Bill to require California priests to report confessions of child sex abuse on hold

By John Woolfolk
Mercury News
July 9, 2019

Senator Jerry Hill, D-San Mateo, in Palo Alto on Monday, Nov. 6, 2017.
Photo by Josie Lepe

The author of a California bill strongly opposed by the Roman Catholic Church that would require priests to report confessions of child sex abuse by fellow clergy or church employees to authorities said Tuesday he has put it on hold, citing lack of support.

SB 360 by Sen. Jerry Hill, D-San Mateo, had passed out of the state Senate on a 30-4-4 vote May 23. But Hill’s office said the senator pulled it from a scheduled Tuesday Assembly Public Safety Committee hearing after he “became aware that the legislation would not have enough support to move on.” Given legislative deadlines, reviving it in the current year would be difficult.

“This issue remains important to me, and I will continue to champion it in the hope that my colleagues can come together on legislation,” Hill said in a statement Tuesday. “I strongly believe that for any institution self-policing and self-investigation are not effective ways to combat alleged abuse, as our own state Legislature has found. To be clear, I have placed SB 360 on hold. The bill is on pause, it has not been withdrawn.”

The Roman Catholic Church, struggling to restore parishioners’ confidence amid accusations that some high-ranking clergy had helped cover up reports of abuse by priests, opposed the bill as an assault on the sacrament of Reconciliation, commonly known as confession. Priests have told parishioners at Sunday Mass that the bill was a threat to their core beliefs.

“An amazing number of people spoke to their legislators to explain the sacred nature of the sacrament of Reconciliation,” said Andrew Rivas, executive director of the California Catholic Conference. “It is important to our spirituality and our relation to God and to others. Our thanks go to all who played a part.”

Rivas also emphasized that strengthening mandatory reporting laws continues to be a priority of the Catholic Conference’s public policy efforts.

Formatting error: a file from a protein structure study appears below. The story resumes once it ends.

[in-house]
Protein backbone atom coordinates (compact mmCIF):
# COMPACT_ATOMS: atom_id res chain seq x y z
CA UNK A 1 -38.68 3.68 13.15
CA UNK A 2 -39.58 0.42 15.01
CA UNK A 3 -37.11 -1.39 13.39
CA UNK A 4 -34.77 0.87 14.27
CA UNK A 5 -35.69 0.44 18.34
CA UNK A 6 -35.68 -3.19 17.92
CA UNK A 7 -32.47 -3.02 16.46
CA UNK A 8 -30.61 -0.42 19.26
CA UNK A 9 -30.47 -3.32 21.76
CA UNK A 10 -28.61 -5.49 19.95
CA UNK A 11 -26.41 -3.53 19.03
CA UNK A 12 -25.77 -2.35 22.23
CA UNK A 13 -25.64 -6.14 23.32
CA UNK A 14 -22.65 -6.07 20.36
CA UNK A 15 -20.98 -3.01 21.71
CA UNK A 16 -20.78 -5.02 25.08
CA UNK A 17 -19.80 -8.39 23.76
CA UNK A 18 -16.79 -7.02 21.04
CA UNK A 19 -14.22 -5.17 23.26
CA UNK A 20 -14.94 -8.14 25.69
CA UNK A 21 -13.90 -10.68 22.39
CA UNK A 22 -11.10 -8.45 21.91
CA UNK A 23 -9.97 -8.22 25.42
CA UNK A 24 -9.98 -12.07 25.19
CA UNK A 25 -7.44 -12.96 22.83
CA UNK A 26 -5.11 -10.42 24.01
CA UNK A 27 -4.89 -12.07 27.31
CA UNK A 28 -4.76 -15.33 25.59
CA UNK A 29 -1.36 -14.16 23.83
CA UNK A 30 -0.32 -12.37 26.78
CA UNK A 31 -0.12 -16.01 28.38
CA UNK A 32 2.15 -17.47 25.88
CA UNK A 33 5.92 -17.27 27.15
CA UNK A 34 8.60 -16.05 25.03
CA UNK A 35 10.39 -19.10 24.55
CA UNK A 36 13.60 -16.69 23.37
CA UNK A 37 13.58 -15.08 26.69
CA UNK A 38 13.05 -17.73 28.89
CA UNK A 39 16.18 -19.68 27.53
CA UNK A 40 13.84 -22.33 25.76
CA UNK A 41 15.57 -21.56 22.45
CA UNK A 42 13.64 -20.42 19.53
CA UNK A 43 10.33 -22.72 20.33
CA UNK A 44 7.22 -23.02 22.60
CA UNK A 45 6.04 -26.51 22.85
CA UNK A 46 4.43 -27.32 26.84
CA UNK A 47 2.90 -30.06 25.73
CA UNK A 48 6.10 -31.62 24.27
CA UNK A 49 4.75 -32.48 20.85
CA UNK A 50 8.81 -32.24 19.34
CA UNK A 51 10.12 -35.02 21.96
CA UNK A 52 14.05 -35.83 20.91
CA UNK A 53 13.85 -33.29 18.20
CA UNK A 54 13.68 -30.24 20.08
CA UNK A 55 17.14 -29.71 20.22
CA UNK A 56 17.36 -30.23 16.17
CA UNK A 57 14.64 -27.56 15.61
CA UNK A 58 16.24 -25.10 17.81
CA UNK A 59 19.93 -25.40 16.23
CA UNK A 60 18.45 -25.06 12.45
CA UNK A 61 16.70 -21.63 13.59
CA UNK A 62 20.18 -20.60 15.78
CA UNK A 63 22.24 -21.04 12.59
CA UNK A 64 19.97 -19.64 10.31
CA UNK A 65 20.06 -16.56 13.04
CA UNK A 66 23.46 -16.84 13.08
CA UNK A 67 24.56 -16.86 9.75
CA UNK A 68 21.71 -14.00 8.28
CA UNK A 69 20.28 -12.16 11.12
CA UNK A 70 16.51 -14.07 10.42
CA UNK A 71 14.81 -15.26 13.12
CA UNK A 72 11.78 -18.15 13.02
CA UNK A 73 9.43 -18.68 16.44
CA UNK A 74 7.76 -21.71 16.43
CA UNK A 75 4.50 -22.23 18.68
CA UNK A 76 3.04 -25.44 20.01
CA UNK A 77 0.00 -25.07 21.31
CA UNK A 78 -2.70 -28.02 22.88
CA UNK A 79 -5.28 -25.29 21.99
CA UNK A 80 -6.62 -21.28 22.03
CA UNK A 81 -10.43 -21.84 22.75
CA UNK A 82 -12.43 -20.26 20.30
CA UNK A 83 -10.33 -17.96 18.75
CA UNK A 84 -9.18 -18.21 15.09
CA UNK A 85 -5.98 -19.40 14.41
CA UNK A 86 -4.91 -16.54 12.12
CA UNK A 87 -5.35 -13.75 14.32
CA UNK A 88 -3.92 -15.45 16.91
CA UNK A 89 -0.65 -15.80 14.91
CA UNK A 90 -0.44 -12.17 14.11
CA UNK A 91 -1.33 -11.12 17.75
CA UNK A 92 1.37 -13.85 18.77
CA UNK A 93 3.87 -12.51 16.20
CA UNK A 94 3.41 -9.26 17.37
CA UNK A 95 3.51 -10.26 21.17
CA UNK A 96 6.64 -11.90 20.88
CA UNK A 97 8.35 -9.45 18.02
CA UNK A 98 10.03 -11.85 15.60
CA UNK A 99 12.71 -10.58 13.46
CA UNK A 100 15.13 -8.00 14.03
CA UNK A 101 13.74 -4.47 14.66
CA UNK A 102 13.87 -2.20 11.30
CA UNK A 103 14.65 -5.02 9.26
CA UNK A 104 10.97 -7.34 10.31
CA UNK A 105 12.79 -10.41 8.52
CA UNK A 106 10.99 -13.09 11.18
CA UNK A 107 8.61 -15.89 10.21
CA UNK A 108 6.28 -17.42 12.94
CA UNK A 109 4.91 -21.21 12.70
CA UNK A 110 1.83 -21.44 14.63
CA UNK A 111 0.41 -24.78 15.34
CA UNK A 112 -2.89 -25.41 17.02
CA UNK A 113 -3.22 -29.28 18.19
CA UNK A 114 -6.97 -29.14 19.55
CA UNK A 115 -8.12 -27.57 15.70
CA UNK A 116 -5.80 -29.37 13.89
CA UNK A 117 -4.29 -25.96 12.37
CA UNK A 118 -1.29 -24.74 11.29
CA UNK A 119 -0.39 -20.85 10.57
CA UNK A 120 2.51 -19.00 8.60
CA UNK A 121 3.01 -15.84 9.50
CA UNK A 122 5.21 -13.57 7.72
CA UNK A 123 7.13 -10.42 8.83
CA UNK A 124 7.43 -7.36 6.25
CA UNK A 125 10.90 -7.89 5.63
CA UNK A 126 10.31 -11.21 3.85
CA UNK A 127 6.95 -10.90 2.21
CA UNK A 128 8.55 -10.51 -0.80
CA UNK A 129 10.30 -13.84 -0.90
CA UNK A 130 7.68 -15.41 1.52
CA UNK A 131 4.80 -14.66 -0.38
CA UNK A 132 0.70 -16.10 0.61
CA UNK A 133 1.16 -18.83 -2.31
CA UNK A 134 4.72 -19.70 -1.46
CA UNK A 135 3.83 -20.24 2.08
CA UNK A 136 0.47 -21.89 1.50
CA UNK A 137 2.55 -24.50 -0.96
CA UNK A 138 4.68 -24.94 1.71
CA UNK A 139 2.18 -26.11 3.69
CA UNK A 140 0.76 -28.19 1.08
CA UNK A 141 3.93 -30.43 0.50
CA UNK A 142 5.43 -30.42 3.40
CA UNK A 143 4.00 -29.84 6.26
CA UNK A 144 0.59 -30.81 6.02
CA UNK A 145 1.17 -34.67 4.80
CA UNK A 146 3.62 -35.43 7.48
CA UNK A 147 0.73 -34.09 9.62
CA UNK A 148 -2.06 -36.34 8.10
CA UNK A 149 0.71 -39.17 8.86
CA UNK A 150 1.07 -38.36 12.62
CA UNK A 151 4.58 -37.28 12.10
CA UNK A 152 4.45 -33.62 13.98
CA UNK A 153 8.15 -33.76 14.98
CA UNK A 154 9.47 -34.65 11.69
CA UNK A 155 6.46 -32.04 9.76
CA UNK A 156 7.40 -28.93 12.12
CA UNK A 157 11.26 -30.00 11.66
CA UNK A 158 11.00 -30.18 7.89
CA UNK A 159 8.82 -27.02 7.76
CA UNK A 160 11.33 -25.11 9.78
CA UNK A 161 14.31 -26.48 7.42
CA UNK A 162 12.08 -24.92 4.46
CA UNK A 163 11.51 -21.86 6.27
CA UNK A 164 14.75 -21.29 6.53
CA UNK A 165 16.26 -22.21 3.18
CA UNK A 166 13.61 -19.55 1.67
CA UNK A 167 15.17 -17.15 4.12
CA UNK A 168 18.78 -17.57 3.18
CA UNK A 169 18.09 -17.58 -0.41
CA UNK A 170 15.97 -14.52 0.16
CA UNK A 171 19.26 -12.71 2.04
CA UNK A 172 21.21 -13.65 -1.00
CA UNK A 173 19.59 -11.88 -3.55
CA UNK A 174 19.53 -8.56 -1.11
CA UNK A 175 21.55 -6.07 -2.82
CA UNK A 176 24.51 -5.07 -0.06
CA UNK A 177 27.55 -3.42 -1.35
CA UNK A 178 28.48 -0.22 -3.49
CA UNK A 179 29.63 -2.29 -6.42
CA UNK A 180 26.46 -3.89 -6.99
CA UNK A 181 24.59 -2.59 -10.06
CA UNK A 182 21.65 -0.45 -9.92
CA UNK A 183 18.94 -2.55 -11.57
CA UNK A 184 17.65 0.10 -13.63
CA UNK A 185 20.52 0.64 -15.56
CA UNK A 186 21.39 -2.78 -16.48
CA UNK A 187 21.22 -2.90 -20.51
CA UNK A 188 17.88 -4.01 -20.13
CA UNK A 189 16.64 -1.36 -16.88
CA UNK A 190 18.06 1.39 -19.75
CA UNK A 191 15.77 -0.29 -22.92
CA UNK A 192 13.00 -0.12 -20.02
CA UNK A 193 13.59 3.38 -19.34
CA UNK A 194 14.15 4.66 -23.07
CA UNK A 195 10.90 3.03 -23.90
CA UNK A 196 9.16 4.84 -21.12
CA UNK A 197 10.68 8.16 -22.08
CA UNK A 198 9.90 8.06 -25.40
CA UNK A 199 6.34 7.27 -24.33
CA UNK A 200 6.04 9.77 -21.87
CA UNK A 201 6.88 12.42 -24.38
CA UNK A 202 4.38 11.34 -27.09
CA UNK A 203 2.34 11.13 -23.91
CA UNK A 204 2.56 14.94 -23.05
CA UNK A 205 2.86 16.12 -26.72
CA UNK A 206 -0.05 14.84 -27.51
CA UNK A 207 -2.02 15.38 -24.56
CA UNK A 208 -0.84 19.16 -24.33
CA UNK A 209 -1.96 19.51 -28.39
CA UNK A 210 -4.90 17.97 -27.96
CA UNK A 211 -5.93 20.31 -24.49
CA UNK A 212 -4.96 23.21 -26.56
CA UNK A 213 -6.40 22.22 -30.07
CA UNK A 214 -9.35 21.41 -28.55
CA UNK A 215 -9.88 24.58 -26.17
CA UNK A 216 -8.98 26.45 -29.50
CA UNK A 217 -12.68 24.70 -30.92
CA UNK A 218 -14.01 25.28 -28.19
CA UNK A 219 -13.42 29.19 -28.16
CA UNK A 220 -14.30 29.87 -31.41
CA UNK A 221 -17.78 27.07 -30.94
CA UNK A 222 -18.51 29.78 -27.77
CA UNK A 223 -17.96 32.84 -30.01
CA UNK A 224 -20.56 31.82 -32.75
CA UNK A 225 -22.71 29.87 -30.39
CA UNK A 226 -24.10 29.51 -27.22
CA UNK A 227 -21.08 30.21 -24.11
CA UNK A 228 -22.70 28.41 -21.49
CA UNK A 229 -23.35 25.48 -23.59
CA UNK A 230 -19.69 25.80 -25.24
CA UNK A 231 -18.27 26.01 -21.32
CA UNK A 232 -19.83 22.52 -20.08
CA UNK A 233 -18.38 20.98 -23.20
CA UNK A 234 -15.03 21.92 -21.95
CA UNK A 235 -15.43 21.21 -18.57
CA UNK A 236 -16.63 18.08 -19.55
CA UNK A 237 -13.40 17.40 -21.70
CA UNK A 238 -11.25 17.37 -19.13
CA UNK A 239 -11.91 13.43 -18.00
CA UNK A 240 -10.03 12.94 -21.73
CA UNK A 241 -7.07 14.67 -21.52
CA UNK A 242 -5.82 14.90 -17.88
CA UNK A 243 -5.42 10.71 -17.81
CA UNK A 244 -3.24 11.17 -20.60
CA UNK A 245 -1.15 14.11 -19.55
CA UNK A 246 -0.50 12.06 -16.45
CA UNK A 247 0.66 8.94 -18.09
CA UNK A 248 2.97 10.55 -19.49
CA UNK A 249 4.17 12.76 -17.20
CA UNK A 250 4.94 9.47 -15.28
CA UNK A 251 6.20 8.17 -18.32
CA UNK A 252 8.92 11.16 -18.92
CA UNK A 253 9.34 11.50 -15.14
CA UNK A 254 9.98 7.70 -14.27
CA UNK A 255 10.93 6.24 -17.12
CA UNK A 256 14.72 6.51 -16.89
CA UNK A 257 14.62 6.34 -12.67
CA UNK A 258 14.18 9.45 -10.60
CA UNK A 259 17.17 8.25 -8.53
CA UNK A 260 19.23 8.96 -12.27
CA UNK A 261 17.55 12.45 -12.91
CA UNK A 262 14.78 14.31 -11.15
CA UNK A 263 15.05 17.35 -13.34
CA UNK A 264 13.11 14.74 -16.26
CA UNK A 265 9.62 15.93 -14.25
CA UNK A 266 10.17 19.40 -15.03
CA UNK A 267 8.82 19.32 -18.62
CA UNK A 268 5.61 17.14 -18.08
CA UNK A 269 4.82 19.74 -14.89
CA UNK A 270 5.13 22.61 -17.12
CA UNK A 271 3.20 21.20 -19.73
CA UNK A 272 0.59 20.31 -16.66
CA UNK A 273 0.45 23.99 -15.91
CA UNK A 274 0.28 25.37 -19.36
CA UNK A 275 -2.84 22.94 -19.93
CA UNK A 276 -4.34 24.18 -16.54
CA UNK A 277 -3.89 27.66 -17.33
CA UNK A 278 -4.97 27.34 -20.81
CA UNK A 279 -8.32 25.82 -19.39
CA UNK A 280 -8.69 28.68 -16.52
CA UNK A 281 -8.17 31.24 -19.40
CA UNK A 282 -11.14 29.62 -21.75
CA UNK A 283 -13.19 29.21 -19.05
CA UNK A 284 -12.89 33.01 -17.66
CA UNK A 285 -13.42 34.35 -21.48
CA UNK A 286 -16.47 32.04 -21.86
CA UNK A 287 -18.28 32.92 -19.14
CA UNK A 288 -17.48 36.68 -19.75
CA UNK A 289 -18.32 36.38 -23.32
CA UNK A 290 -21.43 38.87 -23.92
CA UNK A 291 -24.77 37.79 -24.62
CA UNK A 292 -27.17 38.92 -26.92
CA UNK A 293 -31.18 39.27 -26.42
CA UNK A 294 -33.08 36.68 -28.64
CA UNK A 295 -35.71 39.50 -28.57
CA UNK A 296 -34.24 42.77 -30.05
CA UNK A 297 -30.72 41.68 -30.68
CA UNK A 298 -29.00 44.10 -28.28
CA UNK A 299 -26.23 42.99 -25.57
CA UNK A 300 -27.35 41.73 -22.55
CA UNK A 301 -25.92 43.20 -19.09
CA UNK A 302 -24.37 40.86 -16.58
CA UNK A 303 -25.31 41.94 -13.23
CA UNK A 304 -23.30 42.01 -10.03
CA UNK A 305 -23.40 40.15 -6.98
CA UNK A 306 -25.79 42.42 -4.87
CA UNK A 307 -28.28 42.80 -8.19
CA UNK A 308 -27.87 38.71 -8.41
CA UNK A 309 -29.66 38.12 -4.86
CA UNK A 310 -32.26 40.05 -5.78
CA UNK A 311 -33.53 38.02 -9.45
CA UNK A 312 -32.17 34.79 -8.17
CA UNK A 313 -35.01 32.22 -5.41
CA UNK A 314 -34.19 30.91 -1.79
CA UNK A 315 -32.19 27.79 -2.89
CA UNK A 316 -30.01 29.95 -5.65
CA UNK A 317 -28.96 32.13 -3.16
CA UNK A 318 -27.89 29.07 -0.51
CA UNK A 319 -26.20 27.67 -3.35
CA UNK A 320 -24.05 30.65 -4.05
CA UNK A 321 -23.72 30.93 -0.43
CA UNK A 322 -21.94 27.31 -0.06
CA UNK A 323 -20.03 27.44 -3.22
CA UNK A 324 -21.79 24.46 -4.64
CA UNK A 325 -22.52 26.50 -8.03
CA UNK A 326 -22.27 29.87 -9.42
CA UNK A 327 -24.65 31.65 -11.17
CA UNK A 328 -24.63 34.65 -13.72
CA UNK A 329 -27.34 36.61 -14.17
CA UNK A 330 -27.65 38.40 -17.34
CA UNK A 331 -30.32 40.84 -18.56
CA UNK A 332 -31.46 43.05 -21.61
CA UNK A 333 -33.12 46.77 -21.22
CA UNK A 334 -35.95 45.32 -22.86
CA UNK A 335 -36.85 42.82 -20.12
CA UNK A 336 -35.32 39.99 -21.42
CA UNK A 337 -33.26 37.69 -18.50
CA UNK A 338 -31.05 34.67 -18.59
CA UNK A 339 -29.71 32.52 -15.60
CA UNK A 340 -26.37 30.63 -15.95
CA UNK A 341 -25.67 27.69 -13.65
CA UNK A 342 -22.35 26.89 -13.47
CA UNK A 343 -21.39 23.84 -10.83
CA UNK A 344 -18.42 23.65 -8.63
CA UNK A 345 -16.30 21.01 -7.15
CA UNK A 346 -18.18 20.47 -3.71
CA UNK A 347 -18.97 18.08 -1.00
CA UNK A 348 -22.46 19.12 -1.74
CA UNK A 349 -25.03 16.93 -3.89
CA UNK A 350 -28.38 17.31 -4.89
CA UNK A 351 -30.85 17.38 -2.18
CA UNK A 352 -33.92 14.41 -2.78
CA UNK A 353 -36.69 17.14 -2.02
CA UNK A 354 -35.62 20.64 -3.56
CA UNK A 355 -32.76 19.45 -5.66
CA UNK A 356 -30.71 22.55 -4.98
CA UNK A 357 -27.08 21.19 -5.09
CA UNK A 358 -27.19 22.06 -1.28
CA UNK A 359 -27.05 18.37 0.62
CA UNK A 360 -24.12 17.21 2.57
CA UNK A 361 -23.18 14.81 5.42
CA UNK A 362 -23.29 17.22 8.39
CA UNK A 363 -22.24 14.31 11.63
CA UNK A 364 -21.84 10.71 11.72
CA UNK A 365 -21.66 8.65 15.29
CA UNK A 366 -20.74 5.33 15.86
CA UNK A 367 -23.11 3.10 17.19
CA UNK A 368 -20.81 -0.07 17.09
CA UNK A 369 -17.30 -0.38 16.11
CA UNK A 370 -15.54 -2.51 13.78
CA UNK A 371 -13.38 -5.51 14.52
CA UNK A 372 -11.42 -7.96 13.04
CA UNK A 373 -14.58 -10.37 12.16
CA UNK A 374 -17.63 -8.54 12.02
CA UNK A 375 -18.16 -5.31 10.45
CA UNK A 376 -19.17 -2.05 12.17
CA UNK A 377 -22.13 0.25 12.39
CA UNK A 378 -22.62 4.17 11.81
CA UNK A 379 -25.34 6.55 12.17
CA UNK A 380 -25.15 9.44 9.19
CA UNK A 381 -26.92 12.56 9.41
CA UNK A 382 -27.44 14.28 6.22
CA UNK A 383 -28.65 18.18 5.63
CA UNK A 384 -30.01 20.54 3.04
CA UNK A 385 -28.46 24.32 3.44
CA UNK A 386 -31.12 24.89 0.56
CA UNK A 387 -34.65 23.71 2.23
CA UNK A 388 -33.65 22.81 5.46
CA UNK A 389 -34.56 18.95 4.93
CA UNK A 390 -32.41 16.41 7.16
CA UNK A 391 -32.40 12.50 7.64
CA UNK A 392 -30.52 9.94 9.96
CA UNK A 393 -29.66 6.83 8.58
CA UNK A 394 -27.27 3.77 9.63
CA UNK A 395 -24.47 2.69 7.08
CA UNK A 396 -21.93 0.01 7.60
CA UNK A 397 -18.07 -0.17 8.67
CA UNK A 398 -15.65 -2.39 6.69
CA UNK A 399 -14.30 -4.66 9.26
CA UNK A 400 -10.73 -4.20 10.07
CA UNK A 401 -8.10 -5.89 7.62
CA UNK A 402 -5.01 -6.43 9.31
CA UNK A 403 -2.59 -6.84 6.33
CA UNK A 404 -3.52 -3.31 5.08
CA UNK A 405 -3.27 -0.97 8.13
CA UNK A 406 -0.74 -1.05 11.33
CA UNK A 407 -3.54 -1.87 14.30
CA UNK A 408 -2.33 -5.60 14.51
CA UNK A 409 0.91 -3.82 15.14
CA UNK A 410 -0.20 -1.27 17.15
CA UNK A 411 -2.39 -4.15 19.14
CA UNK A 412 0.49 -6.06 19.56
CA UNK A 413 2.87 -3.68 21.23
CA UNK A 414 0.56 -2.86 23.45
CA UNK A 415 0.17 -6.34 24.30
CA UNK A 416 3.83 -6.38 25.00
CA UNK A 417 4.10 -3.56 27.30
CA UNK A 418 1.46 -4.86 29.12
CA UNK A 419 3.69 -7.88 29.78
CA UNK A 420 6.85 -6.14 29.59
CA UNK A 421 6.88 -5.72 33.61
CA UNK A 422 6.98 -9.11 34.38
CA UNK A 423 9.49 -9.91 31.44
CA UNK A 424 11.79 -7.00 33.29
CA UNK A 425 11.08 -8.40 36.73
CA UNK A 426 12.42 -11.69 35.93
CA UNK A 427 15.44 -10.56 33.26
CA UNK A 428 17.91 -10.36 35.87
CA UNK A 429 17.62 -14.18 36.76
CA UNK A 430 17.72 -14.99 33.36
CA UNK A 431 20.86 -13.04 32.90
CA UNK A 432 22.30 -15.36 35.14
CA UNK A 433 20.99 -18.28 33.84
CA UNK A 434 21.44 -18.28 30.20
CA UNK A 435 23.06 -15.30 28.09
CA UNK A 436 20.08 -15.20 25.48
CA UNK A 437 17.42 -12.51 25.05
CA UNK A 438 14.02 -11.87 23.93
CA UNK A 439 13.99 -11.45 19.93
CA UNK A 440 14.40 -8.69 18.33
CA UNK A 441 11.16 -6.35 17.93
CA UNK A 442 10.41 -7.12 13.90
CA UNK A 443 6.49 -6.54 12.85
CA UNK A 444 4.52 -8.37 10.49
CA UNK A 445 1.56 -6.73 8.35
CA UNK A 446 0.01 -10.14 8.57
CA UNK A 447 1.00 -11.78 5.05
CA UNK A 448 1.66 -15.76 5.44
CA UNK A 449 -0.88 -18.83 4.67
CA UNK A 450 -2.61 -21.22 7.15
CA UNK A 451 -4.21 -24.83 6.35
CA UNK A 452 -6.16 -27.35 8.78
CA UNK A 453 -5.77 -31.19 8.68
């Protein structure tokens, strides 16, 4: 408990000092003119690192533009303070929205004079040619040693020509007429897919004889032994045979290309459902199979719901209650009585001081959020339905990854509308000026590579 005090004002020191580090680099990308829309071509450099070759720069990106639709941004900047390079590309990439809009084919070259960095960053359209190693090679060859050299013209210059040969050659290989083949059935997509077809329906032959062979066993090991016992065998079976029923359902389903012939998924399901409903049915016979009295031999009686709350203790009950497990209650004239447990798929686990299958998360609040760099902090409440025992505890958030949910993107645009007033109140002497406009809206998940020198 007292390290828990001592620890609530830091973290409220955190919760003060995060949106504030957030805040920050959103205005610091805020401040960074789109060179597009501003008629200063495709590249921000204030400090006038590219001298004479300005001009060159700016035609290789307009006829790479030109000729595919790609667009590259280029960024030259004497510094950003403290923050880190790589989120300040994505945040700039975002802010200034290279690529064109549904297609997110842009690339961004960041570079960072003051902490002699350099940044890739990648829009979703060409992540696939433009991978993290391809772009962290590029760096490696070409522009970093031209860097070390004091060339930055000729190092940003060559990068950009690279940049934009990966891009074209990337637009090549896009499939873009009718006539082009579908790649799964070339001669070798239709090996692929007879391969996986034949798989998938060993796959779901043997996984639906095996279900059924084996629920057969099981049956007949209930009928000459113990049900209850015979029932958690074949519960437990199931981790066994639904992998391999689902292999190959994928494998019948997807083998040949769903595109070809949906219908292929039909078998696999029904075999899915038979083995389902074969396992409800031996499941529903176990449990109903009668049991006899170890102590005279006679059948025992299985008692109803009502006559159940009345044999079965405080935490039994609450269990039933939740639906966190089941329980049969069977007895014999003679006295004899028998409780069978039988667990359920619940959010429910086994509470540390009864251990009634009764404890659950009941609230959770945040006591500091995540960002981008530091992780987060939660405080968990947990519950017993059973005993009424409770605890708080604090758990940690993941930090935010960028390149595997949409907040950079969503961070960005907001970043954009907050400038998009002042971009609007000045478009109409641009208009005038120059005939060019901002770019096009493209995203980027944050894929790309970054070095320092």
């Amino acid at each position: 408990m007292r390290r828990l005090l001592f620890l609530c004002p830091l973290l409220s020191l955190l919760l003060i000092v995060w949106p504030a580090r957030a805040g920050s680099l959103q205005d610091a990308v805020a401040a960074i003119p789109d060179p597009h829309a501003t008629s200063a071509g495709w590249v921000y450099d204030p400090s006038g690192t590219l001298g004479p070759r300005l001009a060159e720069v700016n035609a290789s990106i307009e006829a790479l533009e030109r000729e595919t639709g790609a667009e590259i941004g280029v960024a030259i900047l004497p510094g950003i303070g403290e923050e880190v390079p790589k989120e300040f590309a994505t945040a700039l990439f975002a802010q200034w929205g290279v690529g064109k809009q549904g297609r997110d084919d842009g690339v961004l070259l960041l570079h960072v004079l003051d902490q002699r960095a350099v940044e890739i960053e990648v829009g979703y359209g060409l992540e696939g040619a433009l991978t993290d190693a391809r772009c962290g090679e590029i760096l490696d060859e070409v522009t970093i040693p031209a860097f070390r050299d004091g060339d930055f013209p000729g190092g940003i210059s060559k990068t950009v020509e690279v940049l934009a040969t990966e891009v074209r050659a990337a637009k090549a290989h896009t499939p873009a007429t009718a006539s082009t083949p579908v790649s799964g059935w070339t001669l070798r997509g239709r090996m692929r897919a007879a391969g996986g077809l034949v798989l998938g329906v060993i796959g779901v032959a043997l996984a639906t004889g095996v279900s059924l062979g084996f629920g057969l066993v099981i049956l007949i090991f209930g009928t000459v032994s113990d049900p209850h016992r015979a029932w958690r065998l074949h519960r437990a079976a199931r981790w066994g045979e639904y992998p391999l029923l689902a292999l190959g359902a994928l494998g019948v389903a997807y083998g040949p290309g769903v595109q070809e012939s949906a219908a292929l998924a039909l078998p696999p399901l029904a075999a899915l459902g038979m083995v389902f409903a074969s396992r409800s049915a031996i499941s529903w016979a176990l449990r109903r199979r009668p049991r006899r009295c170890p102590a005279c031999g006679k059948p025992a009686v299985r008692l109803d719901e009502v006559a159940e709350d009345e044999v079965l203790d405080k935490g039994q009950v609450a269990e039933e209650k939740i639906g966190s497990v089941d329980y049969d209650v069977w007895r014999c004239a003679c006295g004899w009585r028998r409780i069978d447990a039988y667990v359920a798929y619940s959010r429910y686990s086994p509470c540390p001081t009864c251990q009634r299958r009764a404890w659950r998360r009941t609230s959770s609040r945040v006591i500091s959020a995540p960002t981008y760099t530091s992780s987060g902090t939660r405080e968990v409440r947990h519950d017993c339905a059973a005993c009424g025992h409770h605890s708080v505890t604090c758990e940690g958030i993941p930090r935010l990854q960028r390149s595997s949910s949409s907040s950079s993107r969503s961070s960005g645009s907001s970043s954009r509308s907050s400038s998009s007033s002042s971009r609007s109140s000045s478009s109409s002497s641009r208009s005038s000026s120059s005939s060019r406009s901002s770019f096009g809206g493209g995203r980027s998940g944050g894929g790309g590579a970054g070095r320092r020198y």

California, like other states, requires people in dozens of professions — teachers, coaches, doctors and clergy among them — to report suspected child abuse to authorities, even if revealed to them in confidence. But California and most other states currently exempt clergy from reporting such abuse if it is learned through an act of penance in which a confessor seeks reconciliation with God.

An analysis of the bill for the Assembly Public Safety Committee said “only six states deny the clergy-penitent privilege in cases of child abuse or neglect,” including Texas. But it also noted that “requiring a clergy member to violate the confidentiality of the confessional raises constitutional issues” regarding First Amendment protection of religious freedom.

The California Catholic Conference said the ‘seal of confession’ is one of the most sacrosanct of Catholic beliefs, and that penitents rely on this unbreakable guarantee to freely confess and seek reconciliation with God. A priest who “breaks the seal,” the Catholic Conference added, “is automatically excommunicated.”

The bill analysis noted that other denominations have similar provisions for confession, including the Orthodox, Lutheran and Episcopal churches and the Church of Jesus Christ of Latter-Day Saints.

Amendments in the Senate limited Hill’s bill to apply only in cases where the confessor was a priest or church employee, making it more limited than proposals elsewhere. Hill argued that while the law generally treats communications with doctors and therapists as confidential, they still must report child abuse, and the same rules should apply to priests.

“Senate Bill 360 has one purpose only, not to restrict faith, but to ensure the protection of the most vulnerable of the faithful: children,” Hill said Tuesday.

But the bill analysis also raised some practical concerns. Catholic penitents confess to a priest who sits behind a screen, which shields their identity and would make it difficult for the priest to identify the confessor as a particular fellow priest or church employee.

The analysis also noted that child abusers would be unlikely to confess to a priest knowing they would be reported to authorities. And it said the misdemeanor penalty for not reporting would be unlikely to deter priests who would face automatic excommunication from the church.

The proposed California legislation and a similar effort in Australia caught the attention of Pope Francis, who ordered the publication of a document July 1 affirming the absolute secrecy of everything said in confession and calling on priests to defend it even at the cost of their lives. It called such legislation an “unacceptable offense against the liberty of the church, which does not receive its legitimacy from individual states, but from God.”

Rob Radel, a Florida lawyer who has studied the priest-penitent privilege and who has represented churches in abuse cases, said there’s little disagreement across the political spectrum about the need to punish child abusers. But he said efforts to breach the confidentiality of confession are problematic.

“If you’re going to do away with it,” Radel said, “nobody is ever going to talk to a priest or rabbi.”



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